(...) History repeats because the passion of man never changes. We are looking at France in the same strange position as when Louis XVI ascended to the throne. Then too the country was in the middle of a financial crisis and France was on the verge of bankruptcy. This was due in part to France’s costly involvements in the Seven Years’ War. In May 1776, finance minister Turgot was dismissed, after failing to enact reforms to correct the crisis.
On August 8th, 1788, the royal treasury was declared empty, and the Parliament of Paris, which was an assembly of nobles, refused to reform the tax system or loan the Crown any more money. To win their support for fiscal reforms, the Minister of Finance, Étienne Charles de Loménie de Brienne (1727 – 1794) , declared May 5th, 1789 for a meeting of the Estates General, which was an assembly of the nobility, clergy and commoners (called The third Estate), which had not met since 1614. Then on August 16th, 1788, the treasury suspended all payments on government debts going into default. Finally, on August 25th, Brienne resigned as Minister of Finance. He was replaced by Jacques Necker, a foreigner who was a Swiss banker. Necker was appointed Comptroller-General of Finance but could not be made an “official minister” because he was a Protestant. Nevertheless, Necker was very popular with the common people.
On September 23rd, 1788, Necker reassured French bankers and businessmen should agree to loan the state 75 million livers, on the condition that the Estates General will have full powers to reform the system. The political turmoil was unleashed. On December 27th, 1788, over the opposition of the nobles, Necker announced that the representation of the Third Estate will be doubled, and that nobles and clergymen will be eligible to sit with the Third Estate.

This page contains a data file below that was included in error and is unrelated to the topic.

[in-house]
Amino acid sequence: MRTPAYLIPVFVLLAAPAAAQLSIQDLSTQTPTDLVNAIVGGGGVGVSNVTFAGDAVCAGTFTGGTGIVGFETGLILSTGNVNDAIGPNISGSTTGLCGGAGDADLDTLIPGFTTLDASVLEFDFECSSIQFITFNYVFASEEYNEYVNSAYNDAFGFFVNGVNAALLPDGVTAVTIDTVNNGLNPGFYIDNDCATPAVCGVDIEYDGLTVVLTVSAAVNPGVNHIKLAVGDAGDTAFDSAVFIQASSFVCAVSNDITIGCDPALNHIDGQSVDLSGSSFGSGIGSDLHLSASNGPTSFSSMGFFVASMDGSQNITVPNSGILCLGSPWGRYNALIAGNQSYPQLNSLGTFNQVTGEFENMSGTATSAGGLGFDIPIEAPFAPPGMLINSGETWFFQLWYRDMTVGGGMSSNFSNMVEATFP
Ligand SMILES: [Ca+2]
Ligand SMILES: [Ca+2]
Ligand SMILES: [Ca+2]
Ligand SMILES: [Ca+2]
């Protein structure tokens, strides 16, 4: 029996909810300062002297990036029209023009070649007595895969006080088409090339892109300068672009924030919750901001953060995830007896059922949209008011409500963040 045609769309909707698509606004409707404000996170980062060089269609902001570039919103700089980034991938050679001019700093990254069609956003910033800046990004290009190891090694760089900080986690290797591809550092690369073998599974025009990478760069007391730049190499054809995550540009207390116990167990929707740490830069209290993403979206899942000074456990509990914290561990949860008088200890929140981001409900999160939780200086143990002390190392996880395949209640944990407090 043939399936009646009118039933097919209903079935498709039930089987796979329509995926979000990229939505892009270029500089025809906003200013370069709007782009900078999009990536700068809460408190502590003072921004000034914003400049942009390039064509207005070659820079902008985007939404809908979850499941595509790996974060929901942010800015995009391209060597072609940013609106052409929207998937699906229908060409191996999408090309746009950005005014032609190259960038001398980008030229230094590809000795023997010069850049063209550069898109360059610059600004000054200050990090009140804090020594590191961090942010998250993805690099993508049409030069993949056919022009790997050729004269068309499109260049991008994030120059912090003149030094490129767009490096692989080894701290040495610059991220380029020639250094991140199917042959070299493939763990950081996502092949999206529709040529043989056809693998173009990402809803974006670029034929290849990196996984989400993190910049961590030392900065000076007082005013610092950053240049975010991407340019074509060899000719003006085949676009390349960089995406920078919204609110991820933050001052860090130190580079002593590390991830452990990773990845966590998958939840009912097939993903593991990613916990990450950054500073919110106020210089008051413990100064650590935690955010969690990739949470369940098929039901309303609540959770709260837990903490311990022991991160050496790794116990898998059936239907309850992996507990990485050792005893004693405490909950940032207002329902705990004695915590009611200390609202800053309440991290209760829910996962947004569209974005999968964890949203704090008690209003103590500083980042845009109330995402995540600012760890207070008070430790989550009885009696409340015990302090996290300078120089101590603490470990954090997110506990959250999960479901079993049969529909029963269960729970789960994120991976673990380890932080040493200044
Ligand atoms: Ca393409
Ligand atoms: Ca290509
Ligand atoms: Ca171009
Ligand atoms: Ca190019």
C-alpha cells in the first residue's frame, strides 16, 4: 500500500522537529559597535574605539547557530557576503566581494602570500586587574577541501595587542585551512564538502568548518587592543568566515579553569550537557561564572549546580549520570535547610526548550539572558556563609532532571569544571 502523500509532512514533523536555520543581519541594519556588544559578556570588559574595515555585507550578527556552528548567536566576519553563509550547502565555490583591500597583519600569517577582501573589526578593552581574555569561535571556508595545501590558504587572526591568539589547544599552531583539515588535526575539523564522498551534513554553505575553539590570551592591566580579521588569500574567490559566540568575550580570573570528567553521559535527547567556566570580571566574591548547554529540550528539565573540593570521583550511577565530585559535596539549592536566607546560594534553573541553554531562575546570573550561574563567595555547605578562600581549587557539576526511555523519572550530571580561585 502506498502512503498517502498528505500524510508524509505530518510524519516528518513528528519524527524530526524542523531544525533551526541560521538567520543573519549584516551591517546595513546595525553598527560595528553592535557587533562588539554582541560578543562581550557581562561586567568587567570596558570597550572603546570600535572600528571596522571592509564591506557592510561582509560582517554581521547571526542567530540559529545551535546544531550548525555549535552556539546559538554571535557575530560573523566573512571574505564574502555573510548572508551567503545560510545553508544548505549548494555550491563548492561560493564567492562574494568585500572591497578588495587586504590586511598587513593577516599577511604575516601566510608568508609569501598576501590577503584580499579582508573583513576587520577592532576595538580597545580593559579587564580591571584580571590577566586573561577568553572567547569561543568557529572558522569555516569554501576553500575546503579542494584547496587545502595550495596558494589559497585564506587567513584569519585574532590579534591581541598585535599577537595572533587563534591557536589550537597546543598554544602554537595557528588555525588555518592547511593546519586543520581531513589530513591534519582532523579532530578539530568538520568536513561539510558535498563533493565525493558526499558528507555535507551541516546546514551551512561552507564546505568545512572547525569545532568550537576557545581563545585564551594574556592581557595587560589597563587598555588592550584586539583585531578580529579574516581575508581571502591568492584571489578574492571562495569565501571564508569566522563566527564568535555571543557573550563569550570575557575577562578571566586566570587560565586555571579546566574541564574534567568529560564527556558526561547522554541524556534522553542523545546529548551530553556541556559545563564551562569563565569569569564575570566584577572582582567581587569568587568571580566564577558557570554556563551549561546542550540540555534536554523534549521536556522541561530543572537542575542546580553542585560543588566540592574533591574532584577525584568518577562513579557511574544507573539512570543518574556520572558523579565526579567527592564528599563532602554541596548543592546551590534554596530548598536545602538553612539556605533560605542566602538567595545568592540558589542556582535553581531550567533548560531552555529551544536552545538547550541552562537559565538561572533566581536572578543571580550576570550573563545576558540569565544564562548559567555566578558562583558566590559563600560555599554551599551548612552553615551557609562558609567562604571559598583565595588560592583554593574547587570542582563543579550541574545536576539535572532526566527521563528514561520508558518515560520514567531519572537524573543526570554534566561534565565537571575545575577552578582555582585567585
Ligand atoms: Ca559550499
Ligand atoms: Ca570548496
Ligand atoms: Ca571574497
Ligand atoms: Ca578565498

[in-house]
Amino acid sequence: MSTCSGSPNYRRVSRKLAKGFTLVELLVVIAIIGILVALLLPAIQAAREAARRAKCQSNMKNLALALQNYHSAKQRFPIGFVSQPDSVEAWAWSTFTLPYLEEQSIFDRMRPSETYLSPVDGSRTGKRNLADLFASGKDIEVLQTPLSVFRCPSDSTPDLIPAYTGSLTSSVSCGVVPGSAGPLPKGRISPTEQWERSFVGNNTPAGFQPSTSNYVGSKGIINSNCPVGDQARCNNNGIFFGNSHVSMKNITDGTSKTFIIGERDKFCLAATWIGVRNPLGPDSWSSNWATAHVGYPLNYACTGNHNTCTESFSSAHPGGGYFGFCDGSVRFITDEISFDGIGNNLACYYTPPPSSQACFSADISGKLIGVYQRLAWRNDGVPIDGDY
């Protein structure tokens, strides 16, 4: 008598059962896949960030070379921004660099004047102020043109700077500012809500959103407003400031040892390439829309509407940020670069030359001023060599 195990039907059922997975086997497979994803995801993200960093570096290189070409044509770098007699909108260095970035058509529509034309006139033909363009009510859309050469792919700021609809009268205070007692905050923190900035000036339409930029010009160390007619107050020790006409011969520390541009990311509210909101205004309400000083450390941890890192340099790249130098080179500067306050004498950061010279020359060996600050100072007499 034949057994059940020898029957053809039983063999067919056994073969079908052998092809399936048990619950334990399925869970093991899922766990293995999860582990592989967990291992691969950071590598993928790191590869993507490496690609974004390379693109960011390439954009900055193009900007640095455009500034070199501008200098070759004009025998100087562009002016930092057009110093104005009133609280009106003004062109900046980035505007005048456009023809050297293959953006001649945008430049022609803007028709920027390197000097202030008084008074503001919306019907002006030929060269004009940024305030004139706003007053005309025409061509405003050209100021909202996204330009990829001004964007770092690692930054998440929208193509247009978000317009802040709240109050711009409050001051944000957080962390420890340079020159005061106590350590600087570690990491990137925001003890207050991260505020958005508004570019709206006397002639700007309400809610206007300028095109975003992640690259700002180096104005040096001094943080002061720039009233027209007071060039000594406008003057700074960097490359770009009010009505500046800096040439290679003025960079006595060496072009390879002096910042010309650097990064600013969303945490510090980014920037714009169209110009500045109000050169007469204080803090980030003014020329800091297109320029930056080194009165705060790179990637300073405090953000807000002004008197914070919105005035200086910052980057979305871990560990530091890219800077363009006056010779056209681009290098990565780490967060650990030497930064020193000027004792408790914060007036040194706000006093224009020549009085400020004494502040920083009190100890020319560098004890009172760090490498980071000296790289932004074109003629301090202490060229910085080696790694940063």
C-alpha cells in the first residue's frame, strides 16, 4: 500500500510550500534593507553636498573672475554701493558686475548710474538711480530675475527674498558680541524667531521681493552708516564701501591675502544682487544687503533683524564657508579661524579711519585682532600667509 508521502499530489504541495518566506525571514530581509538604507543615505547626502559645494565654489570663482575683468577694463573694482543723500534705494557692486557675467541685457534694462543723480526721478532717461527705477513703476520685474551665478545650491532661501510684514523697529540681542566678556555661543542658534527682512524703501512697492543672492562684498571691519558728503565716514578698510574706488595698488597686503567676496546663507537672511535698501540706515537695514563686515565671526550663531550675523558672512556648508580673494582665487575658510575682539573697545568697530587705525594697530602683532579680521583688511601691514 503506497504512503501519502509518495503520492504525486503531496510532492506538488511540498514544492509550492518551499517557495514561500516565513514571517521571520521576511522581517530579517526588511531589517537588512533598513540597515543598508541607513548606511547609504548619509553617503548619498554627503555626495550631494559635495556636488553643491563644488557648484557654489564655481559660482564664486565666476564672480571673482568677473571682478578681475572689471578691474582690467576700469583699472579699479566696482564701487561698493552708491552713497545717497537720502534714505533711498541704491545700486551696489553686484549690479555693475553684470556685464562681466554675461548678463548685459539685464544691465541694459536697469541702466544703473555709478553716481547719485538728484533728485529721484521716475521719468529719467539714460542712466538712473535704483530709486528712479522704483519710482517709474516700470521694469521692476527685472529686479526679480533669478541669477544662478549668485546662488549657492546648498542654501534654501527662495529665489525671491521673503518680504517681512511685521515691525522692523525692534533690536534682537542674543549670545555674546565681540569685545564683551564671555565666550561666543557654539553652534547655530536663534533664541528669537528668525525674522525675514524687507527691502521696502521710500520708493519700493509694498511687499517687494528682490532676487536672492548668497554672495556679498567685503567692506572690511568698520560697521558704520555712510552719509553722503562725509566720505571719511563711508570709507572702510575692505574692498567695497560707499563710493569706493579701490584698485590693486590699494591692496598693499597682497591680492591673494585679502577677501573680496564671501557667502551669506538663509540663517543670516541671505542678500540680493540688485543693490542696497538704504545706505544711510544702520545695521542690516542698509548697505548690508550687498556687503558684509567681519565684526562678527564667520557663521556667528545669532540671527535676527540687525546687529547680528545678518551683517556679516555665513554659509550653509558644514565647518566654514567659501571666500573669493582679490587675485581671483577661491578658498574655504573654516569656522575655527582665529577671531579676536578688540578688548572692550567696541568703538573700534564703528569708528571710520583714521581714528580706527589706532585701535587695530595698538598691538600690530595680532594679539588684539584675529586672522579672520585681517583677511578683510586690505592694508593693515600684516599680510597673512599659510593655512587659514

The financial crisis was astute. Necker realized that the country’s tax system subjected the lower classes to a heavy burden and was extremely regressive, simultaneously, numerous exemptions existed for the nobility and clergy. Necker warned that the country could not be taxed higher. He further argued that the tax exemptions for the nobility and clergy had to be reduced. He also proposed that the government borrow more money to solve the country’s fiscal shortages.
Necker actually published his report to support this claim showing the accounting of the crisis. He underestimated the deficit by more than 36 million livres or 6 million silver Ecu. Necker proposed restricting the power of the Parliament to protect the nobility. Necker also argued to be made a minister giving him the power to push through reforms. The King refused and Necker was dismissed. (...)